Student’s Question #2

IMG_6449This question is with regards to parametric equations. We are given x = t^{2} -3, ~ y=t(t^{2}-3) and my student have difficulties finding the equation of the line of symmetry.

So let us first look at how parametric equations actually work here, since most students are really confused with it. Parametric equations are a set of equations that is “linked” or related using a parameter which is a variable. In this case, both x~ \& ~y are connected using a new parameter t here. And as t~ \mathrm{varies~,~} x~\mathrm{varies,~and~so~does~}y.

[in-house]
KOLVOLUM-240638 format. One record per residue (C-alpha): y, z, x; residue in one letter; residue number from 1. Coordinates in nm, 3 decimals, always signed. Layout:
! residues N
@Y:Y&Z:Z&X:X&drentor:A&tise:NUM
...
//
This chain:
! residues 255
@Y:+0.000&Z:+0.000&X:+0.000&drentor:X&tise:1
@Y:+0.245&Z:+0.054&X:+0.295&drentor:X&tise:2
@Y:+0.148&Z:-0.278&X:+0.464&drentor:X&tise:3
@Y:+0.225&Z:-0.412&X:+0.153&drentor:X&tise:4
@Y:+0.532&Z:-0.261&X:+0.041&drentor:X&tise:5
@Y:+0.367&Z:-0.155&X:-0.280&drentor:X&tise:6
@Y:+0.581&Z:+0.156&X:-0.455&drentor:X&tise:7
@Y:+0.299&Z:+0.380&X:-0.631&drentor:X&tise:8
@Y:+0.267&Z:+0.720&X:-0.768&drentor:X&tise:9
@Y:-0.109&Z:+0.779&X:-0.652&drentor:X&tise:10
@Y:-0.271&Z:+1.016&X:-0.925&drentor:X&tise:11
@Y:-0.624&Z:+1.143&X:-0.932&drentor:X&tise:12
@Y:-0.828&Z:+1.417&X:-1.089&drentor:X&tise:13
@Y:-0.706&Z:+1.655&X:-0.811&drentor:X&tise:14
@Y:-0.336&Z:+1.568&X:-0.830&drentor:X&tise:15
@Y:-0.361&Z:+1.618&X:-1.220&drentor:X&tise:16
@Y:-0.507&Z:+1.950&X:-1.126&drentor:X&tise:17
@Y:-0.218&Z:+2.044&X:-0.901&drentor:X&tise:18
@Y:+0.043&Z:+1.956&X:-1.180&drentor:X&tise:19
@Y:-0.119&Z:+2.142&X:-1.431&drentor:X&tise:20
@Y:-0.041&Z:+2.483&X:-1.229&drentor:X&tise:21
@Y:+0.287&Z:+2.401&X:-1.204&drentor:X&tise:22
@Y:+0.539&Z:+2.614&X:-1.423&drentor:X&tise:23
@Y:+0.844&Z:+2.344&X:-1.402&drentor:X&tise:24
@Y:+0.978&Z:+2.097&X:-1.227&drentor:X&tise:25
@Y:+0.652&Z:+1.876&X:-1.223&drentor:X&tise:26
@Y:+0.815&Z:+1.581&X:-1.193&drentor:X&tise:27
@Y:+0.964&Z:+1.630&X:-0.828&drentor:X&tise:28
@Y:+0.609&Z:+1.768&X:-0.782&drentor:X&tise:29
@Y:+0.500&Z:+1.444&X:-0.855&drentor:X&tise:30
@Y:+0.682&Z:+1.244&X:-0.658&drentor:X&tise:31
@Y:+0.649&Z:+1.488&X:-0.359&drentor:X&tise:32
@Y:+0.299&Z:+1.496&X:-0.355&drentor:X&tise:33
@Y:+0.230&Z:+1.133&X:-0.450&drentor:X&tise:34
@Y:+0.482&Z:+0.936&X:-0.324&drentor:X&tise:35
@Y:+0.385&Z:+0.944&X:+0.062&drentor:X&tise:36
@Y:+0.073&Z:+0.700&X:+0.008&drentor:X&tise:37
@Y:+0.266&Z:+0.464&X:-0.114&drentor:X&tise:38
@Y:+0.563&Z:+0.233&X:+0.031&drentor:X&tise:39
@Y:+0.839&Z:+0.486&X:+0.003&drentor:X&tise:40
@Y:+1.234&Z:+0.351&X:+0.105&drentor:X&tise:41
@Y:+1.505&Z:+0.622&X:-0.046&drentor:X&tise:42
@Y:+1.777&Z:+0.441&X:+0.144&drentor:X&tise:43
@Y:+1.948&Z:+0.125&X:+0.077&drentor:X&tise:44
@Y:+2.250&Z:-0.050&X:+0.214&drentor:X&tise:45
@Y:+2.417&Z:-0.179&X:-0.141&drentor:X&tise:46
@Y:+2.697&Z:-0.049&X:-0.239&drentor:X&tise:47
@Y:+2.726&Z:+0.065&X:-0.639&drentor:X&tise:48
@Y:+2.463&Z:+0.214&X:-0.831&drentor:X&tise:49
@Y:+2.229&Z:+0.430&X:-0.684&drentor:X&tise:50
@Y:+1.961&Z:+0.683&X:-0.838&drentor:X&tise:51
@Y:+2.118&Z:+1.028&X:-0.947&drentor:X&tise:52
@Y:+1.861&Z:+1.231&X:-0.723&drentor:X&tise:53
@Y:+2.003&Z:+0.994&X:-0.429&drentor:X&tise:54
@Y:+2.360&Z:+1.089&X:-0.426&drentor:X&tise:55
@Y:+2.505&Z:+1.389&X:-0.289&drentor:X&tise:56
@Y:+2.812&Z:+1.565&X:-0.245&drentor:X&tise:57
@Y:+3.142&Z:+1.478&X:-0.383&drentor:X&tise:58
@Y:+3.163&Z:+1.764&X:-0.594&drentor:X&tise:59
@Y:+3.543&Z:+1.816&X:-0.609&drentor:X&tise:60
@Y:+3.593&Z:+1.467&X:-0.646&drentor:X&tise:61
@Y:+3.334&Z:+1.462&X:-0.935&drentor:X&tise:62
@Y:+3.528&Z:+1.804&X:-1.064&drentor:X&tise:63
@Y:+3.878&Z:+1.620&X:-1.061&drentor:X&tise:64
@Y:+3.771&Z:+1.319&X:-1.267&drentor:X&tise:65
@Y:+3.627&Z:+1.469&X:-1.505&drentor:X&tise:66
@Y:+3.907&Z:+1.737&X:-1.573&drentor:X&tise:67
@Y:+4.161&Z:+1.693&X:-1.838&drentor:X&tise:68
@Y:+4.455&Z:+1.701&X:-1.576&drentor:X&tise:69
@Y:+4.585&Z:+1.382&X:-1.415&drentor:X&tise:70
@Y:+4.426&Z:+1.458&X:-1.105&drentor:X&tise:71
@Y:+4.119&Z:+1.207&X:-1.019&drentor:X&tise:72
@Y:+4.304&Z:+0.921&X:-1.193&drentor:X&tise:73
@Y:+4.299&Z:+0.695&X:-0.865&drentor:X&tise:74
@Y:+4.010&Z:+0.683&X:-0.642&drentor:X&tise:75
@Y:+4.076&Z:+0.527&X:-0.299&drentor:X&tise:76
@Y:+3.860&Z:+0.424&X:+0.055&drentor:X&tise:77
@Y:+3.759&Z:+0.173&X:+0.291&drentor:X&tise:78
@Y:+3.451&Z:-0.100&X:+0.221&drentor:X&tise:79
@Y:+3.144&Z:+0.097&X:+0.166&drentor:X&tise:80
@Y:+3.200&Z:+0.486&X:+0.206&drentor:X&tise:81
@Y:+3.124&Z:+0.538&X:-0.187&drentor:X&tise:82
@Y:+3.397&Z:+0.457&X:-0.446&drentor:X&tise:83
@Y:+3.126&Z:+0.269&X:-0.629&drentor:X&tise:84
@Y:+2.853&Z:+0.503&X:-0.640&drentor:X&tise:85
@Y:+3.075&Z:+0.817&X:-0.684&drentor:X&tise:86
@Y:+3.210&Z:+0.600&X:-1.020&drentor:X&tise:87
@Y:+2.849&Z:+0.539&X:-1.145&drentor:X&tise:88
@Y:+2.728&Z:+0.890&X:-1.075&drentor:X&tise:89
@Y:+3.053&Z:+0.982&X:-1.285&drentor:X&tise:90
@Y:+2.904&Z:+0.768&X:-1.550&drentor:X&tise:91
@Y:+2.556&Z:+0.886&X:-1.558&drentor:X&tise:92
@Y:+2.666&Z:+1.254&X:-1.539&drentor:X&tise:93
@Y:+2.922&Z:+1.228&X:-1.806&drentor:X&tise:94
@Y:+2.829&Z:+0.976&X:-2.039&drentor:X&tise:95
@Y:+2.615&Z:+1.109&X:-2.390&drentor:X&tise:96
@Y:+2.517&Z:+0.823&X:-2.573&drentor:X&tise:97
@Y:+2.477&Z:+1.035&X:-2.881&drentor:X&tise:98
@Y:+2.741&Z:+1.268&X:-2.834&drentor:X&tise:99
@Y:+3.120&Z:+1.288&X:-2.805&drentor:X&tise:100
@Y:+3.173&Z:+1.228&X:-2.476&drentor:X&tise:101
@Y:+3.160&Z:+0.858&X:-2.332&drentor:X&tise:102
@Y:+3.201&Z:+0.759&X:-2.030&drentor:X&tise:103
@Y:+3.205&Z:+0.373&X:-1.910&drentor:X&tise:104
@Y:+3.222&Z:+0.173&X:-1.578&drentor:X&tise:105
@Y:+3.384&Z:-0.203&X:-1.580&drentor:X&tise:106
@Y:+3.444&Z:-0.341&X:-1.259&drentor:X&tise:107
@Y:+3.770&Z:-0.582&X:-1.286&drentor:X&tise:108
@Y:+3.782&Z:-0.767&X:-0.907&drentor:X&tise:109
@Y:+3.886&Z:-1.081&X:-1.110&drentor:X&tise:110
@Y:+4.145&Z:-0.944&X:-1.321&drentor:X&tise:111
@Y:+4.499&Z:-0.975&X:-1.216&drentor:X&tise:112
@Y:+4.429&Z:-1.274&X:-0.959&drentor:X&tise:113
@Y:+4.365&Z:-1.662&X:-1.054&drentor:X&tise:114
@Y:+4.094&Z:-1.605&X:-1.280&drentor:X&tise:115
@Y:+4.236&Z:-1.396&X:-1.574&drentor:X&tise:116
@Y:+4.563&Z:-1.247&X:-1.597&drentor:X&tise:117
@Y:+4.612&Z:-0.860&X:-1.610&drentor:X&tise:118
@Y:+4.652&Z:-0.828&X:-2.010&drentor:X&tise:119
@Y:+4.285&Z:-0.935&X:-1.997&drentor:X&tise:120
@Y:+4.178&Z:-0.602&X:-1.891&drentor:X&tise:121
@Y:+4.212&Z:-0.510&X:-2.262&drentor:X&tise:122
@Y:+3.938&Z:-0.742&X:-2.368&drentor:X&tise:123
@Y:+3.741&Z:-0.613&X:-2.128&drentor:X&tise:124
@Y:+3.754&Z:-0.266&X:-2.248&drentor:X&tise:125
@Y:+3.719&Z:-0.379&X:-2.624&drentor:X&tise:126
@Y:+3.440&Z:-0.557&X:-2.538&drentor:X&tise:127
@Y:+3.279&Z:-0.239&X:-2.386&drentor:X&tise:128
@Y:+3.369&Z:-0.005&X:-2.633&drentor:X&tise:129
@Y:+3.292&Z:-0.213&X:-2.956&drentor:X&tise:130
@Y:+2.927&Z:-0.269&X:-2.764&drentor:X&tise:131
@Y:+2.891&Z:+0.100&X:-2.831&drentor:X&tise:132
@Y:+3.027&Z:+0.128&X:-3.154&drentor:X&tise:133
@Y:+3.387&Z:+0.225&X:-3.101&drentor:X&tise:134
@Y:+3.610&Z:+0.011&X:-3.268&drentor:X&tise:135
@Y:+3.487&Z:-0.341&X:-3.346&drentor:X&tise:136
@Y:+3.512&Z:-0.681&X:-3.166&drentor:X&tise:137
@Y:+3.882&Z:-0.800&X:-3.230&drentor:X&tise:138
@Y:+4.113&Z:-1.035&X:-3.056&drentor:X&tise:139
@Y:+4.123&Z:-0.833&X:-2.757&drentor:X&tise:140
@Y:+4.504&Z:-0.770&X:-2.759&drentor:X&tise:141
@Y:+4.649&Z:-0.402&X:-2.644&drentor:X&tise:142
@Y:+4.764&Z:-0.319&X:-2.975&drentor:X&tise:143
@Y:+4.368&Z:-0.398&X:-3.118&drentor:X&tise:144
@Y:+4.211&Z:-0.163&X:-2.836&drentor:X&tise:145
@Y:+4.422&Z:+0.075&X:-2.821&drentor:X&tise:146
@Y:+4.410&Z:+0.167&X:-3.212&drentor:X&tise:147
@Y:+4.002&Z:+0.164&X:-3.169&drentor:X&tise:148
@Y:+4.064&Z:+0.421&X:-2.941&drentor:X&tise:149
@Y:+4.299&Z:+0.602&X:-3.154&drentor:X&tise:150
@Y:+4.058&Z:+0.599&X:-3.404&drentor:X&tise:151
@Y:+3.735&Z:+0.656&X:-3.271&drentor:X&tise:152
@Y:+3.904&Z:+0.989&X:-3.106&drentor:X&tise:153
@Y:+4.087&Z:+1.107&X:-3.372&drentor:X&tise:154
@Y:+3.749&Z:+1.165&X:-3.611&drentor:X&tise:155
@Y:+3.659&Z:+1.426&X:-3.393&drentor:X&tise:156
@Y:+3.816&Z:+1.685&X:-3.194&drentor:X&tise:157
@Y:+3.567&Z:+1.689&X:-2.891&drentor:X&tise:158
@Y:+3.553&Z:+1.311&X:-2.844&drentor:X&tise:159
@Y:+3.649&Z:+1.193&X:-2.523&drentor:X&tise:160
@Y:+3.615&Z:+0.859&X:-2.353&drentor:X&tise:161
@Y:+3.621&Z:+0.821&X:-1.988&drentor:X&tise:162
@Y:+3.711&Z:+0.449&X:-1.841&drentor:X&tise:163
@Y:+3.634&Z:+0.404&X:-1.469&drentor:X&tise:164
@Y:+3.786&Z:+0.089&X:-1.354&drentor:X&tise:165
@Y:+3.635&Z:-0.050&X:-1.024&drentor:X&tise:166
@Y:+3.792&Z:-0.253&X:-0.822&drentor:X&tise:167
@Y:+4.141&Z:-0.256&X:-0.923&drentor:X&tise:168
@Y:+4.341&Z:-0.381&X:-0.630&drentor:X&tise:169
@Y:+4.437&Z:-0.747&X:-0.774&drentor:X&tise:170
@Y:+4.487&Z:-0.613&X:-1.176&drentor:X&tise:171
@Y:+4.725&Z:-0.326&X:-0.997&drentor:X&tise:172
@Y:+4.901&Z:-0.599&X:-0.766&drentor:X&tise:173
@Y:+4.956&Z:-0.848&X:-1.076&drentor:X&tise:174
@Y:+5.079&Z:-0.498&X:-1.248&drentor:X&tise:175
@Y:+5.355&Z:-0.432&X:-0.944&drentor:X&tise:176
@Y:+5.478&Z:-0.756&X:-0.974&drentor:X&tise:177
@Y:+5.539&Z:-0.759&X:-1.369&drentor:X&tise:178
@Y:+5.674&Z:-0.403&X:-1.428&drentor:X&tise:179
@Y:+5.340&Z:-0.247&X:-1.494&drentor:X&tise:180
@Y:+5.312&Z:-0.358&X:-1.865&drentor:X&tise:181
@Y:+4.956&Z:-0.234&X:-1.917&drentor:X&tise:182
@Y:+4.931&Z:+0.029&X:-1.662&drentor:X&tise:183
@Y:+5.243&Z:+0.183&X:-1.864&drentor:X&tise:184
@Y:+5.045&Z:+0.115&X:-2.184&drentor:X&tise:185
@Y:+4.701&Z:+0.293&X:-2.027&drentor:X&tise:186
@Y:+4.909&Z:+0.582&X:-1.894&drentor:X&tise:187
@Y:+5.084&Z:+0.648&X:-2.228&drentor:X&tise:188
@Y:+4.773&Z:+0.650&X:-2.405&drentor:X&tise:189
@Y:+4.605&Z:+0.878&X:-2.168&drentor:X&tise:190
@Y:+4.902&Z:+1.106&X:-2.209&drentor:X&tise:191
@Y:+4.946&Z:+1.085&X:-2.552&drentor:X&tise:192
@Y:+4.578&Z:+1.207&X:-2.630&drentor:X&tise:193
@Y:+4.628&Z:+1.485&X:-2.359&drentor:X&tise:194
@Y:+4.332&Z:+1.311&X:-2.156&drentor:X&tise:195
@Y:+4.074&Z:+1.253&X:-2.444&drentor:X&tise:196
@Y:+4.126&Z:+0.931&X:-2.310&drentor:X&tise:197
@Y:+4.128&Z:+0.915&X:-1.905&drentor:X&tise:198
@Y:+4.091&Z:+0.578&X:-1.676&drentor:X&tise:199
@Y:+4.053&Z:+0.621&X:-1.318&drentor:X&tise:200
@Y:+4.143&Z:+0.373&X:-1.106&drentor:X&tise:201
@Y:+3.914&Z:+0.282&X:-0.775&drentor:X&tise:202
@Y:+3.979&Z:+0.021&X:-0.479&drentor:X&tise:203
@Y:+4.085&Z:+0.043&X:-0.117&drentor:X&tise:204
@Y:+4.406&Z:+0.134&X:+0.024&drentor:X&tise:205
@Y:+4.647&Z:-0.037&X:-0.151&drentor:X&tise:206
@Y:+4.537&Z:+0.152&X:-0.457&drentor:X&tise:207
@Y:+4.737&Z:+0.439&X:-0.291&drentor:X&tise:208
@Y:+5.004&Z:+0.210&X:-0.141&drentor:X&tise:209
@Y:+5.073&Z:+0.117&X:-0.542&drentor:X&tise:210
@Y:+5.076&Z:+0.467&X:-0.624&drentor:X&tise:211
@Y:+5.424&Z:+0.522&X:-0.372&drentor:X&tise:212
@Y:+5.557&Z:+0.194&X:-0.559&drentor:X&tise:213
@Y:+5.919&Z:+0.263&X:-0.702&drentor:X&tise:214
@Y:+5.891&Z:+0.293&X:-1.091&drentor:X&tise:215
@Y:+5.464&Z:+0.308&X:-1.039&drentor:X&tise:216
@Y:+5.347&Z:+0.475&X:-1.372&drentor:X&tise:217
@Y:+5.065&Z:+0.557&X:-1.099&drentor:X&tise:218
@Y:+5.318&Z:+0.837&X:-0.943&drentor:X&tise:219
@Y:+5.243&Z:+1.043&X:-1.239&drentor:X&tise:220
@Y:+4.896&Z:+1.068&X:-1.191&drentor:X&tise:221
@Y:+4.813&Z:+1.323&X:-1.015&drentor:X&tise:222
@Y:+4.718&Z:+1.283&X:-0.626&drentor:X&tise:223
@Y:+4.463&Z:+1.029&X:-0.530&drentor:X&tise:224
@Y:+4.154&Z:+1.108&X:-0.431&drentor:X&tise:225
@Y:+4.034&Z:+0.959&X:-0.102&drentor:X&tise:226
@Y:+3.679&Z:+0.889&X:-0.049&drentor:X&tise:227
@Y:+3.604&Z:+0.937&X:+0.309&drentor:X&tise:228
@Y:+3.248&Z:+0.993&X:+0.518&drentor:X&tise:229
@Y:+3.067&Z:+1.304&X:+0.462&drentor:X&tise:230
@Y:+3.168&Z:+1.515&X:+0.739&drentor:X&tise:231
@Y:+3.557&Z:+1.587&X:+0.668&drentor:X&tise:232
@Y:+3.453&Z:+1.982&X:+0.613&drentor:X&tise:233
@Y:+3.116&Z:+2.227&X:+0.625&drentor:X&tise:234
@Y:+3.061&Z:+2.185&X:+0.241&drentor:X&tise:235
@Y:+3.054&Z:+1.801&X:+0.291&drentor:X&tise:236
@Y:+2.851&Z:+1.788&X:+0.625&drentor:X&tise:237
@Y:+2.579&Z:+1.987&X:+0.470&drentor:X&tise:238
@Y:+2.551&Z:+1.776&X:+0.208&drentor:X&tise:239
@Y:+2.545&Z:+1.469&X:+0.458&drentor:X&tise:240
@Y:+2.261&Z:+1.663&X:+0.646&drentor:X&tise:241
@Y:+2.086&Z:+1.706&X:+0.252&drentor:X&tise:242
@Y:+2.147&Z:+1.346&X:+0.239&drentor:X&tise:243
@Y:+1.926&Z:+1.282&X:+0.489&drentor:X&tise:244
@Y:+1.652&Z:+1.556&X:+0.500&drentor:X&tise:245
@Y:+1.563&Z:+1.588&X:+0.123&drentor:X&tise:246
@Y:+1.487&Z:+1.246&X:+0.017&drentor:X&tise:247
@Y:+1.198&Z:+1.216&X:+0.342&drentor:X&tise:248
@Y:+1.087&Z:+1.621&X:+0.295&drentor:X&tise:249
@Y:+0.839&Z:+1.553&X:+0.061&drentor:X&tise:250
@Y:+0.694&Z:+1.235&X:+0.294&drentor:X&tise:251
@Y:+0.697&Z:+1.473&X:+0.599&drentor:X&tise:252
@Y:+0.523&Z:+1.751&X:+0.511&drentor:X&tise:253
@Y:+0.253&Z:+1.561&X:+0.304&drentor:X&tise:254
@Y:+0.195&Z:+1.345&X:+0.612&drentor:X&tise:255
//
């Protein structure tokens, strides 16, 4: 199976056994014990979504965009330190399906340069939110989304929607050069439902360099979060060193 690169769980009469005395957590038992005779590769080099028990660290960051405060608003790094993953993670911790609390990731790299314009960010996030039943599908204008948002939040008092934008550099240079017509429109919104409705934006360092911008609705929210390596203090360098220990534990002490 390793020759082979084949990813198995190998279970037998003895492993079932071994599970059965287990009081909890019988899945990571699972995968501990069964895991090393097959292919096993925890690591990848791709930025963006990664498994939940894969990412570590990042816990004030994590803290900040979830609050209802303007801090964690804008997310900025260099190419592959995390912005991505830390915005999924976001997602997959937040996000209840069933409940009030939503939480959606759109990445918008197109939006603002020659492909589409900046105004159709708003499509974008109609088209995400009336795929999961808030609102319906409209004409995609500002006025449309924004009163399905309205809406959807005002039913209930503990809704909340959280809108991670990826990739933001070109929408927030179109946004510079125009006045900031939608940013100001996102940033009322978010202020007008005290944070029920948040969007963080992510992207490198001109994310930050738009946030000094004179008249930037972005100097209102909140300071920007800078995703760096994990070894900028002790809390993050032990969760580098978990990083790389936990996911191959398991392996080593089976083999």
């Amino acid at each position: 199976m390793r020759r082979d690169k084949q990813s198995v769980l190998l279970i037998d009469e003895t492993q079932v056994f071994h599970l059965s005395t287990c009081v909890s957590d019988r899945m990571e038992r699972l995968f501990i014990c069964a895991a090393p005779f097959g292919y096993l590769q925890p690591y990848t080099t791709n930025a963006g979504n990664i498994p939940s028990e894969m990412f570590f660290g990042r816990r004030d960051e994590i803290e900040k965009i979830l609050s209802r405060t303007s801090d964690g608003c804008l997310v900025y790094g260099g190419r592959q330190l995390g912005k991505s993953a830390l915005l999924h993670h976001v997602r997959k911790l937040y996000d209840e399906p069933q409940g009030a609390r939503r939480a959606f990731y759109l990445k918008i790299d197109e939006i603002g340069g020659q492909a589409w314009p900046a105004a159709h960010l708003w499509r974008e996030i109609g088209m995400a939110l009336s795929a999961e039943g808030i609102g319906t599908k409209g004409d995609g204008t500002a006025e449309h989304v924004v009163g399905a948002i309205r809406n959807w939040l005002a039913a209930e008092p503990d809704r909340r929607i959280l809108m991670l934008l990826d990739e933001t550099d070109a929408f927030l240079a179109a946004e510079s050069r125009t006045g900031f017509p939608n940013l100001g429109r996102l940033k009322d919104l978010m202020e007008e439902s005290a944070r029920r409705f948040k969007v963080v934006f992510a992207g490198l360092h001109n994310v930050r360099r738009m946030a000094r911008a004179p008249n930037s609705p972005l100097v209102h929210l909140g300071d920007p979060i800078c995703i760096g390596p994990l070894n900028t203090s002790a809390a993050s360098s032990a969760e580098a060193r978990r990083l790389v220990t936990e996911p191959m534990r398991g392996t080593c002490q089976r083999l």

Considering that we found the cartesian equation in (i), y=\pm x \sqrt{x+3}, observe that if f(x) = x \sqrt{x+3} then y = \pm f(x), so for every x-value, we can map to two y-value, the positive and negative one. Thus the line of symmetry will be the x-axis here.

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